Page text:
Wednesday, October 25, 2017
I found the best rules for resolving the problem on the Smith Moore Leatherwood firm. First, when you have to deal with grey areas in citation form, pick one solution and stick with it; be consistent. Second, and most important and most practical:
The author of a brief shall use the version of the Bluebook in effect the year the author graduated
from law school.
You can read more here.
Tuesday, October 24, 2017
What does it mean to “brand?” In the commercial world, here is what it means: “A brand is a name, term, design, symbol, or any other feature that identifies one seller's good or service as distinct from those of other sellers” (American Marketing Association).
In our professional world, branding is a way to publicize who we are and what we do:
The original notion of a person as brand isn’t new. Tom Peters wrote about it in a seminal essay titled "The Brand Called You" in the late '90s. But as the web grew and matured, along with the birth and rise of social media, it has become paramount for professionals, students, and, yes, professors to push forth their brand value lest they get lost. In a way, it is a version of the old academic mantra of "publish or perish," but instead of the narrow readership of academic journals, the audience is wide and often unknowable. Basically, it’s the world that is online and on the web.
But how to go about publicizing yourself on the internet? In an article on the Chronicle of Higher Education, Professor Scott Talan offers advice (here). Should you brand yourself?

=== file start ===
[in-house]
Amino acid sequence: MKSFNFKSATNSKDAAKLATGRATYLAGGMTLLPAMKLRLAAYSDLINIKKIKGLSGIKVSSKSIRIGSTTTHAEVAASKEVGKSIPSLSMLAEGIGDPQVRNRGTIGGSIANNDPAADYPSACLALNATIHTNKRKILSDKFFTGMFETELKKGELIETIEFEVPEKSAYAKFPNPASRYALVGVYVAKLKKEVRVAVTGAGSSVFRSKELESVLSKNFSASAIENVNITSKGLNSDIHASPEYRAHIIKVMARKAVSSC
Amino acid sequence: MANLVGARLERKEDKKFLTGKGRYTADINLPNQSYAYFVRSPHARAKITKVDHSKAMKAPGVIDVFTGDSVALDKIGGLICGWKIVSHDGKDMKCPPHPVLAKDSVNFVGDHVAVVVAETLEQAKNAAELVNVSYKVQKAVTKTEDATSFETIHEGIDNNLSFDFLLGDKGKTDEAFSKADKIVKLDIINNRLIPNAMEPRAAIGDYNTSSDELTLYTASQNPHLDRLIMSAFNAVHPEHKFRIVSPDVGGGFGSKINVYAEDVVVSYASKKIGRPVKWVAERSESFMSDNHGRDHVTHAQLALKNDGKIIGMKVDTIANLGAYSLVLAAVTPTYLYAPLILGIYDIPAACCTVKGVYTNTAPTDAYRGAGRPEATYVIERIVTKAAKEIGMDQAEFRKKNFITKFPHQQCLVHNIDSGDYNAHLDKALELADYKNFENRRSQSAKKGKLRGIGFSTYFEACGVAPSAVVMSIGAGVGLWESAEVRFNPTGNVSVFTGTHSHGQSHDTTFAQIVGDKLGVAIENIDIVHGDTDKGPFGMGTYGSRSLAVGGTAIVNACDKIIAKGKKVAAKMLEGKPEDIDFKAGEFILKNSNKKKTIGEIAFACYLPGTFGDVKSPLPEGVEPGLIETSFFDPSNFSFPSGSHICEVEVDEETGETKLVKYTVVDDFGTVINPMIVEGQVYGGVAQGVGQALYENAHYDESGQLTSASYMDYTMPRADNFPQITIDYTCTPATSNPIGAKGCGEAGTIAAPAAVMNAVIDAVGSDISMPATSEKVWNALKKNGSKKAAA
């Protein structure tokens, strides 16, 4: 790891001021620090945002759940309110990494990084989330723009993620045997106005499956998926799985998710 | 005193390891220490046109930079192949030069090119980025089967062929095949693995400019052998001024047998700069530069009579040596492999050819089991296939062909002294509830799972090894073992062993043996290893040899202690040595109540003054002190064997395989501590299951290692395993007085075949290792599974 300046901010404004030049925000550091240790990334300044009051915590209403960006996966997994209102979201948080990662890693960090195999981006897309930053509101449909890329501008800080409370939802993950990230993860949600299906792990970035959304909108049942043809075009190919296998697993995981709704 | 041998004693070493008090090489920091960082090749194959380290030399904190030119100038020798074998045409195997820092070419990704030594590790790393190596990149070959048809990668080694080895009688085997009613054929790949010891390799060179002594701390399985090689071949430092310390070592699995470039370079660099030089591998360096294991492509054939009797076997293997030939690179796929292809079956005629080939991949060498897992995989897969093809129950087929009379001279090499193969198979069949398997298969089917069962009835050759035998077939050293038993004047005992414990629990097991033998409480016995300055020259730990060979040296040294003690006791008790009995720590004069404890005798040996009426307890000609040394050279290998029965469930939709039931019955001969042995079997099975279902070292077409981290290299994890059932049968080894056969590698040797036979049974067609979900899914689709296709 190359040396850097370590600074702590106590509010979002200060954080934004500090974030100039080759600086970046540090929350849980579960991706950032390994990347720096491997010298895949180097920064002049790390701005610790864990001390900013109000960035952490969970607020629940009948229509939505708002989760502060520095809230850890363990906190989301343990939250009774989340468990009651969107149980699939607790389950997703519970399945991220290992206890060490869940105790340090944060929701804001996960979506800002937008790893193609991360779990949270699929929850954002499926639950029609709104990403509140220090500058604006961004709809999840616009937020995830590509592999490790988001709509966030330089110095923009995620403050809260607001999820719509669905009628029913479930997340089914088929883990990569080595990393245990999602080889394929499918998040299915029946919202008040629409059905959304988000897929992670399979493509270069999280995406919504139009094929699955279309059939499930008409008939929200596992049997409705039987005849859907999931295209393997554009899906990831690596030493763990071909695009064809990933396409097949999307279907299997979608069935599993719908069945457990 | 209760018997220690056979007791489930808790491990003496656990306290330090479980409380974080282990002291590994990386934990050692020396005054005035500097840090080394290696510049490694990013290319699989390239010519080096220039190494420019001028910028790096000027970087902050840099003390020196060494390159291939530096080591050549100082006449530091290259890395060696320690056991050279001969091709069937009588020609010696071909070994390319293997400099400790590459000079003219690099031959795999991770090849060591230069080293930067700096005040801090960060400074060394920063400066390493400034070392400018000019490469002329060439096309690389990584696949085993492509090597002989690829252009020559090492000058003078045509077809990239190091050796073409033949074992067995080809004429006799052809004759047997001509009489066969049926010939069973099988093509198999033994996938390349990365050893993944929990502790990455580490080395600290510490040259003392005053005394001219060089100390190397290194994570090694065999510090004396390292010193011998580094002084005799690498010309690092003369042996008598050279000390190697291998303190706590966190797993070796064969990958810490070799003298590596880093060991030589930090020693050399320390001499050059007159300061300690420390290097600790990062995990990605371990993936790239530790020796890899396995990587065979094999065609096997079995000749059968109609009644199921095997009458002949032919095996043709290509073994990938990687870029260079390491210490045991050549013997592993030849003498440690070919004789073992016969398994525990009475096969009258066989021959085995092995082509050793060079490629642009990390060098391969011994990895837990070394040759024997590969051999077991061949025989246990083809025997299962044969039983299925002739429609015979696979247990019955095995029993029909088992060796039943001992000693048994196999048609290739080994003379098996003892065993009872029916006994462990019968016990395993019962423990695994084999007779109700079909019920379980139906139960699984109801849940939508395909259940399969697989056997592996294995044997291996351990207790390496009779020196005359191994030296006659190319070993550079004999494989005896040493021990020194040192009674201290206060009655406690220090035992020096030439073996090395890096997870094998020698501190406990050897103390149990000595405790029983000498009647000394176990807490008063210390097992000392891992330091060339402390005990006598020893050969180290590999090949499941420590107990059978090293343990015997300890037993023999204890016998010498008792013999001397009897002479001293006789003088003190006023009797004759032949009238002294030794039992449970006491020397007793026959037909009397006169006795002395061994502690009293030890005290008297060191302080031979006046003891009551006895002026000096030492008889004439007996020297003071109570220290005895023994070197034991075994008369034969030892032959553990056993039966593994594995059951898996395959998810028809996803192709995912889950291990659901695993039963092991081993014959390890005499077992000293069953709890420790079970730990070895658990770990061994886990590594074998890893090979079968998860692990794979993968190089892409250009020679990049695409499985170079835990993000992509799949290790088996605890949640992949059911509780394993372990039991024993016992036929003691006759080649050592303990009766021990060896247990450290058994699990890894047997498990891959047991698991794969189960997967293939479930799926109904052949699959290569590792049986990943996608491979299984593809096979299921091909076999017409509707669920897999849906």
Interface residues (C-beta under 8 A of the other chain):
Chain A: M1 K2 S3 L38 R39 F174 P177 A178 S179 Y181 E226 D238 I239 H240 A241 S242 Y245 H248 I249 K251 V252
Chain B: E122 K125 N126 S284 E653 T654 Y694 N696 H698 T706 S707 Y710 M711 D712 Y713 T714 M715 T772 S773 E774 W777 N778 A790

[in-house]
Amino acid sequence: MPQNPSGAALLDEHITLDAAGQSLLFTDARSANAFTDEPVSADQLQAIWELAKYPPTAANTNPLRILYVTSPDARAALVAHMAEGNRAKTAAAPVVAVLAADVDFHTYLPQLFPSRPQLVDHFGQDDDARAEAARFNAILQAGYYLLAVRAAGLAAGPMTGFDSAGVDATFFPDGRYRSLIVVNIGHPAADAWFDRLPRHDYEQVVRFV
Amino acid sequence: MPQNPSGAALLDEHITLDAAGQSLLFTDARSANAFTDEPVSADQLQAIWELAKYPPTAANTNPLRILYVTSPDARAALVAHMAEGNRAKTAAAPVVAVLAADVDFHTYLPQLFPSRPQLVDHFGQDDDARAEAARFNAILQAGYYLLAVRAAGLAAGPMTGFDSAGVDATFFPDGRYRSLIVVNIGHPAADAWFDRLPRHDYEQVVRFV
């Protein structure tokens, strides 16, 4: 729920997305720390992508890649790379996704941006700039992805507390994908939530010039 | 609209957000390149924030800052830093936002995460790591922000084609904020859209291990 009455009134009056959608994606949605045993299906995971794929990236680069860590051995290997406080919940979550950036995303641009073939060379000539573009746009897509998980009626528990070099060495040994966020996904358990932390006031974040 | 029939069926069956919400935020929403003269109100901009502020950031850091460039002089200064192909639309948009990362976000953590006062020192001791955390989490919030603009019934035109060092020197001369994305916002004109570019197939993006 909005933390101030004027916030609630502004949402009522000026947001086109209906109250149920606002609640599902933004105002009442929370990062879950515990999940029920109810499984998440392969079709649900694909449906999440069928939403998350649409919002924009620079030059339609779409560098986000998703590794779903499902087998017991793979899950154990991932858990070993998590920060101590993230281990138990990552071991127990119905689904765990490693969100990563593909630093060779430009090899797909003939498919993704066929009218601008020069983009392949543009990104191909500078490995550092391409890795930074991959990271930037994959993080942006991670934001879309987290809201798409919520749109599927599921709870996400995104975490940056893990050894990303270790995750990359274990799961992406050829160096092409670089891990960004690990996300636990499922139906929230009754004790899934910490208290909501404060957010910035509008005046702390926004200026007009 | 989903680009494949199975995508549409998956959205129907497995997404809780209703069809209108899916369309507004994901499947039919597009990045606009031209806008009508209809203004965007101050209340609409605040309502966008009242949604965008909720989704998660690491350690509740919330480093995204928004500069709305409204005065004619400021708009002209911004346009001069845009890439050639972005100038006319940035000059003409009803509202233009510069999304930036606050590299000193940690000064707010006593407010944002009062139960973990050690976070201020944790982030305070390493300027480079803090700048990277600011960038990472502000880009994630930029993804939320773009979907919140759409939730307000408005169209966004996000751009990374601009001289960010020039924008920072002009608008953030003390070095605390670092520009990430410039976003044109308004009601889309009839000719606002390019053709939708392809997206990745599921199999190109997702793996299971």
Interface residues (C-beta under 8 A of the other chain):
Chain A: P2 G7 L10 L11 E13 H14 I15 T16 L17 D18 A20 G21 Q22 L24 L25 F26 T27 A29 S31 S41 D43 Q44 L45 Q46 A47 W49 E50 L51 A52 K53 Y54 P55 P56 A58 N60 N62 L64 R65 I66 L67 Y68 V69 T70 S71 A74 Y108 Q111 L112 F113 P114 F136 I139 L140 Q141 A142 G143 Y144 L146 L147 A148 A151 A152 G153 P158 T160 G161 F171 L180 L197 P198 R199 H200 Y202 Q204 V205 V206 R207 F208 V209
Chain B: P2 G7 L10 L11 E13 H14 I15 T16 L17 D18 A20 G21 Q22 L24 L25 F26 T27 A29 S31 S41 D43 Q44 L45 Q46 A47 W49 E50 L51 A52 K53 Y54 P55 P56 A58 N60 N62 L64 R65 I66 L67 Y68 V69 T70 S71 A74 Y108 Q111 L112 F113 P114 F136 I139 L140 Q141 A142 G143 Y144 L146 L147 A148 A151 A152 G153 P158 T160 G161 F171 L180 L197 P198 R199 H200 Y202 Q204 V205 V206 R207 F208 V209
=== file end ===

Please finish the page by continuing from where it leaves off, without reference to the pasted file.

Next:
What does all this get you? Visibility and possibility. Also, more influence and control over your presence on the web. Your brand online. This way, others will know you "exist," and that’s worth a lot (online) these days.
Monday, October 23, 2017
Let me recommend Richard Abel’s book review of Engines of Anxiety: Academic Rankings, Reputation, and Accountability by Wendy Nelson Espeland and Michael Sauder 66 Journal of Legal Education 961 (2017—here).
Professor Abel places US News rankings and their influence in historical and contemporary contexts:
The cozy world of pre- 1970s American legal education, populated by a relatively small number of white men who tended to know one another and acted unselfconsciously (indeed, unconsciously) according to particularistic criteria, has been replaced by a complex system of institutions claiming legitimacy by reference to universalistic, allegedly meritocratic, criteria and populated by a far larger and more diverse membership. Because of these changes, impersonal selection criteria have replaced personal contacts.
Rankings, that is, impersonal selection criteria, he argues, offer a convenient—if unfortunate—criteria for evaluating schools and individuals. Is there any hope for change? His prognosis is bleak. He ends his review in these words: